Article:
Inertial and noninertial frame of reference examples pdf
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- Non-inertial reference frame
- Space and Time: Inertial Frames
- Non-Inertial Reference Frames
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Reference frame , also called frame of reference , in dynamics , system of graduated lines symbolically attached to a body that serve to describe the position of points relative to the body.
Non-inertial reference frame
The daily rotation is quite slow: only one turn per day is 0. However, if we could observe motion over many minutes, we should notice that, for an object subject to negligible external forces, measurements made with respect to the laboratory frame show a very small acceleration. This acceleration is best considered as the acceleration of the laboratory with respect to the object: the result of the rotation of the laboratory, which turns with the Earth.
The Earth is approximately, but not quite, an inertial frame. See the Foucault pendulum and coriolis forces for a more detailed discussion of this point. Non inertial frames. In measurements made with respect to some other frames of reference, Newton's laws appear to be violated. For example, when the bus goes round a corner, a standing passenger who is not holding onto a rail seems to find himself accelerating sideways. If you try throwing and catching balls on a merry-go-round, you'll also observe some apparent violations of Newton's laws.
Try this animation: Zoe throws a ball from the centre of the a merry-go-round. To Zoe, turning clockwise with the merry-go-round picture at left , the ball seems to curve to the left - it travels anti-clockwise.
To an observer who is not rotating e. If you forget the outside world and refer everything to the frame of the merry-go-round, then you need to invent other fictitious forces which make moving objects turn. Newton's laws work in systems that are not spinning with respect to the distant galaxies. In frames of reference which spin, the 'extra forces' that have to be invoked to retain Newton's laws are fictitious forces called centrifugal forces and Coriolis forces.
For a ball thrown on the surface of the earth, the earth hardly rotates during its flight say 0. For the rather slowly swinging the Foucault pendulum , we could say that the Coriolis force makes it veer slightly to the left, and precess slowly anti-clockwise. Also in the Southern hemisphere, ocean currents and winds similarly tend to veer to the left: major circulations such as the South Pacific Current are anti-clockwise due to these Coriolis forces.
Centrifugal forces are an example of imaginary forces invented to explain motion in a non-inertial frame. Why doesn't this man fall off his bicycle? An external observer would say that he is turning and therefore accelerating to the right his left. If he could forget that he is in a non-inertial frame he might say that there is a mysterious 'centrifugal force' pushing him outwards, and he is leaning in against the force. If he sat upright on the bicycle while turning, the 'centrifugal force' would push him off the bicycle.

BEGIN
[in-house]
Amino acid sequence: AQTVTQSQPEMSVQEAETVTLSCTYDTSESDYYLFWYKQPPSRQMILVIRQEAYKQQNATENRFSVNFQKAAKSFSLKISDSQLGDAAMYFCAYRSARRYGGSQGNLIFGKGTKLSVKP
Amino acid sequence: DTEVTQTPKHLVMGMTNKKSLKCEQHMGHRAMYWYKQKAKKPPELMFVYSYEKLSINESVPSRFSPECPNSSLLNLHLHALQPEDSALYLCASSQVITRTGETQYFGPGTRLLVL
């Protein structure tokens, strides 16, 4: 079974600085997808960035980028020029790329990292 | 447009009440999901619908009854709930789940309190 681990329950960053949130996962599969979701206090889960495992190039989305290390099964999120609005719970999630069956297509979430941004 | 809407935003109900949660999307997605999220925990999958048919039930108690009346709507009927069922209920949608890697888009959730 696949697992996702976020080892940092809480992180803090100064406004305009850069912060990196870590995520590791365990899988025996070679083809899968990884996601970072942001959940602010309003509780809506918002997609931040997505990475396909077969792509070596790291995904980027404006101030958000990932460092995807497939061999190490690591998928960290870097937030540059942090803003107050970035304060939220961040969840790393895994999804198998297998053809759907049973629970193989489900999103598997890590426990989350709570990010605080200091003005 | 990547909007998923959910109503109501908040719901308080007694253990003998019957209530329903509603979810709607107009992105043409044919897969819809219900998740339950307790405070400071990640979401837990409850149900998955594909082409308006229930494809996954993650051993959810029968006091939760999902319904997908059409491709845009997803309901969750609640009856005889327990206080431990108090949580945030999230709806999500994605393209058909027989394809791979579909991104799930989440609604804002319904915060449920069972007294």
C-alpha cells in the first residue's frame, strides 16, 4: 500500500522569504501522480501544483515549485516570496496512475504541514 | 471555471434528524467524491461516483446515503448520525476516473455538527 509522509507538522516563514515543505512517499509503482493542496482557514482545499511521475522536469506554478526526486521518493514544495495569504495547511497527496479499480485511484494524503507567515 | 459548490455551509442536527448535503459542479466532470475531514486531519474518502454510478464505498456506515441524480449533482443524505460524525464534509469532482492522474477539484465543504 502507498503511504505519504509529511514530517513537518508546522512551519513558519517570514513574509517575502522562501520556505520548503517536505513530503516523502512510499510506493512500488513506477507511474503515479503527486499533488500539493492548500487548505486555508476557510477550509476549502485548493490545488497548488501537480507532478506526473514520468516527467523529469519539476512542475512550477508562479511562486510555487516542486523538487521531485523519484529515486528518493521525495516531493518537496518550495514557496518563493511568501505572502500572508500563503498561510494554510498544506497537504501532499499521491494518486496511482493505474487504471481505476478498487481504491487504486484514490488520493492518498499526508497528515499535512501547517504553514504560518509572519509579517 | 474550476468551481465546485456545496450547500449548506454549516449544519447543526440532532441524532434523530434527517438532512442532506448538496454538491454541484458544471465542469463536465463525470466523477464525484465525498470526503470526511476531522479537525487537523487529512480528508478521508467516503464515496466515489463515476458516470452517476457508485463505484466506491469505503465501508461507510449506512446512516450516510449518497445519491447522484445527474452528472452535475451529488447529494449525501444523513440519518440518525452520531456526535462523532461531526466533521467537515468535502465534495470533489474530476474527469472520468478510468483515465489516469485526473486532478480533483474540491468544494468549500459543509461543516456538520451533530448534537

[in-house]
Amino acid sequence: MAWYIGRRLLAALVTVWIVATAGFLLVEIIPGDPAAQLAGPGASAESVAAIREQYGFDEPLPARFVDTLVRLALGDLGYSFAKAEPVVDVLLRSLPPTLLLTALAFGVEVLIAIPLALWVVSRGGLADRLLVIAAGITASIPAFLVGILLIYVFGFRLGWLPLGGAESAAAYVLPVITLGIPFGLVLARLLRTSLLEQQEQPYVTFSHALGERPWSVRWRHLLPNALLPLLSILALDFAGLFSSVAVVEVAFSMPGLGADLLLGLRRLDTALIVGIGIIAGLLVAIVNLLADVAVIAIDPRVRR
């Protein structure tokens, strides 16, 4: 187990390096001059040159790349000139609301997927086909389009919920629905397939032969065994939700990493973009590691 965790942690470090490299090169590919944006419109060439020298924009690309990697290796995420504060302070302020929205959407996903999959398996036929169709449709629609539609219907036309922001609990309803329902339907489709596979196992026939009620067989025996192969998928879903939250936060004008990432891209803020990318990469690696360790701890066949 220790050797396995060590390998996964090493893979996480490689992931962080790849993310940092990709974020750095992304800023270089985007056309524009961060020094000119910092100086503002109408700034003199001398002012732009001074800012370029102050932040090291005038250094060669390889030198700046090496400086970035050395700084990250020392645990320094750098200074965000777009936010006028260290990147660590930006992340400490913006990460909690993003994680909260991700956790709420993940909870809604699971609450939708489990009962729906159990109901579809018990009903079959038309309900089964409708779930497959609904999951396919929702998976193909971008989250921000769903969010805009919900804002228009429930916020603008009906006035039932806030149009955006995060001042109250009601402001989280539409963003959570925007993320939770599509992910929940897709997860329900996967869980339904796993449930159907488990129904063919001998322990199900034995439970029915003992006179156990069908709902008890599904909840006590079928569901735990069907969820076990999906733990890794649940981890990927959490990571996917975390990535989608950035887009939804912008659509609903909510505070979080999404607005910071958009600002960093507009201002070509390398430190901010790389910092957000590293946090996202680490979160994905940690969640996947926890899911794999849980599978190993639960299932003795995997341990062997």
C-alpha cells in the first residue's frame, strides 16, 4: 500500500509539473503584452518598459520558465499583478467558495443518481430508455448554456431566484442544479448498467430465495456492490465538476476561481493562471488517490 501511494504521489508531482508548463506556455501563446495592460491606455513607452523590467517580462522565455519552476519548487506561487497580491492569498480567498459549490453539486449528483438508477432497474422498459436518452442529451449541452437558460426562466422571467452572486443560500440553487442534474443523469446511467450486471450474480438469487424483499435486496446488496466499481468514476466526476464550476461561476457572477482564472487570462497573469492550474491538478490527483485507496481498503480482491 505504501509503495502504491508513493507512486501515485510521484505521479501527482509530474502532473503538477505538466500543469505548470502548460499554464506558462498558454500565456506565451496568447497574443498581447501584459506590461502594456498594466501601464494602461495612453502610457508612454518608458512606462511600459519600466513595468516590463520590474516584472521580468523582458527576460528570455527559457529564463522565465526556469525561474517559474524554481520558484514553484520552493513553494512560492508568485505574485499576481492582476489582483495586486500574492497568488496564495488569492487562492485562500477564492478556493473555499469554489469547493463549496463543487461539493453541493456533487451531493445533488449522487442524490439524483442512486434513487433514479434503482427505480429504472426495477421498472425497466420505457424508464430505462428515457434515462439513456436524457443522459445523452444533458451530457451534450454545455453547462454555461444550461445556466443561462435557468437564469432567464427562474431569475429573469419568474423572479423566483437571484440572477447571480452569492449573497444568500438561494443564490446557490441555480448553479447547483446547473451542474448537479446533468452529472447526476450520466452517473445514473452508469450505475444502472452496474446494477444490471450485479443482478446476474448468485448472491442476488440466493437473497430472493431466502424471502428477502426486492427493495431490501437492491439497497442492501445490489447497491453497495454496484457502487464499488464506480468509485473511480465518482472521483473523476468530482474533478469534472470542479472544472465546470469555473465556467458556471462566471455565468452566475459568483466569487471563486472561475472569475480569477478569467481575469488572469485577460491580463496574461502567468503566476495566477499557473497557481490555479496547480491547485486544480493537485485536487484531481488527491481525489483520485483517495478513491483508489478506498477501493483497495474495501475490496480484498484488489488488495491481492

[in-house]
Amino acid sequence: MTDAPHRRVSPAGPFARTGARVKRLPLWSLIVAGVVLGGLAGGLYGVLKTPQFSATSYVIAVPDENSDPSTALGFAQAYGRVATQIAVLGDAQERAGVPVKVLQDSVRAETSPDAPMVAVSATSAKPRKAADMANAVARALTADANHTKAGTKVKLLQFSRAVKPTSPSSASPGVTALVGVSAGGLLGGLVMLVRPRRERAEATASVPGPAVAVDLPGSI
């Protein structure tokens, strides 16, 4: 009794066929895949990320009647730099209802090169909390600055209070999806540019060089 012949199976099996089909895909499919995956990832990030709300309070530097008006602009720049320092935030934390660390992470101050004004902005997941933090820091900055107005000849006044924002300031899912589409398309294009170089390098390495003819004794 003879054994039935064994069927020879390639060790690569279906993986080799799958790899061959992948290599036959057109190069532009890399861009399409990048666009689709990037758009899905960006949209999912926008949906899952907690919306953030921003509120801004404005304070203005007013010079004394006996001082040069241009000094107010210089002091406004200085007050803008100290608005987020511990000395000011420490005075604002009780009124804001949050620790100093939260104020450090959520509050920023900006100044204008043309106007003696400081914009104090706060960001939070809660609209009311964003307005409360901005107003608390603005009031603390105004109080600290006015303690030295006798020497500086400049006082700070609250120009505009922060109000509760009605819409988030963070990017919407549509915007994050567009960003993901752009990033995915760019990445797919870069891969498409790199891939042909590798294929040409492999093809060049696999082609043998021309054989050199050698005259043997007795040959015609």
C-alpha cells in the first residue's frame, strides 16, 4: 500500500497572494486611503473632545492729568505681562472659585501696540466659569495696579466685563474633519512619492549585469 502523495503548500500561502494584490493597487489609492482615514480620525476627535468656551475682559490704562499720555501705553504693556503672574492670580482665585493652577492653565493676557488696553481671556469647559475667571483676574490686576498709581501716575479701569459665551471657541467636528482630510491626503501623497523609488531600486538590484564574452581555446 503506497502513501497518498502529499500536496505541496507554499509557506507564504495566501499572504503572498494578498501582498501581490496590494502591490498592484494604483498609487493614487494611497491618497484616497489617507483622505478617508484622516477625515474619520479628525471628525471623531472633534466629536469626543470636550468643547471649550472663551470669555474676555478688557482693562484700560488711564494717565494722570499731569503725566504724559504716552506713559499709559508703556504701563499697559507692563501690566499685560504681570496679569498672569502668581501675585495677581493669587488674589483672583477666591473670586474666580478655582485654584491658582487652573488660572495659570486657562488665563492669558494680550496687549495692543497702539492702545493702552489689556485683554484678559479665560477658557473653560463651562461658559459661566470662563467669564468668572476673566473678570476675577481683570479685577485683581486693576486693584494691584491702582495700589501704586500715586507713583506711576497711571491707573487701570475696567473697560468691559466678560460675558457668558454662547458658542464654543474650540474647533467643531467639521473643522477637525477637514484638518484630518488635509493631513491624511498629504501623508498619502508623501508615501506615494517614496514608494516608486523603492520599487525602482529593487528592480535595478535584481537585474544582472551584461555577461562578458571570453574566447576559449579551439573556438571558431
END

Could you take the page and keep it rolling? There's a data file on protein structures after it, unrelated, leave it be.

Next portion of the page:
If he closes his eyes, can he tell whether he is upright and travelling straight, or turning and leaning inwards on the corner? A negative answer to this question is the starting point for the General Theory of Relativity, which is Einstein's theory of gravitation and accelerated motion.
But we're getting ahead of ourselves here! After one second, she is 1 metre further down the aisle. How far has she moved with respect to the platform?
This looks like a simple question, but to answer it we need to make some assumptions about time and space. Let's assume, as Galileo and Newton quite reasonably did, that time is the same for all observers, provided that they have synchronised their clocks somewhere at some time, and that rulers have the same lengths for all observers.
Okay, while I was carefully make my assumptions you beat me to it: the train has travelled 30 metres in the second, she is one metre further down the aisle, so she has travelled 31 metres with respect to the platform.
In other words In Galilean relativity, velocities add. We should point out that they add as vectors : you have to consider the angles if they are not in the same direction, but to a physicist adding vectors - things that have direction as well as magnitude - is easy enough and it's still addition. At one moment she is walking at 1 metre per second down the aisle, and a second later she is doing 3 metres per second, so her acceleration a in the train we'll assume it constant is 2 metres per second per second.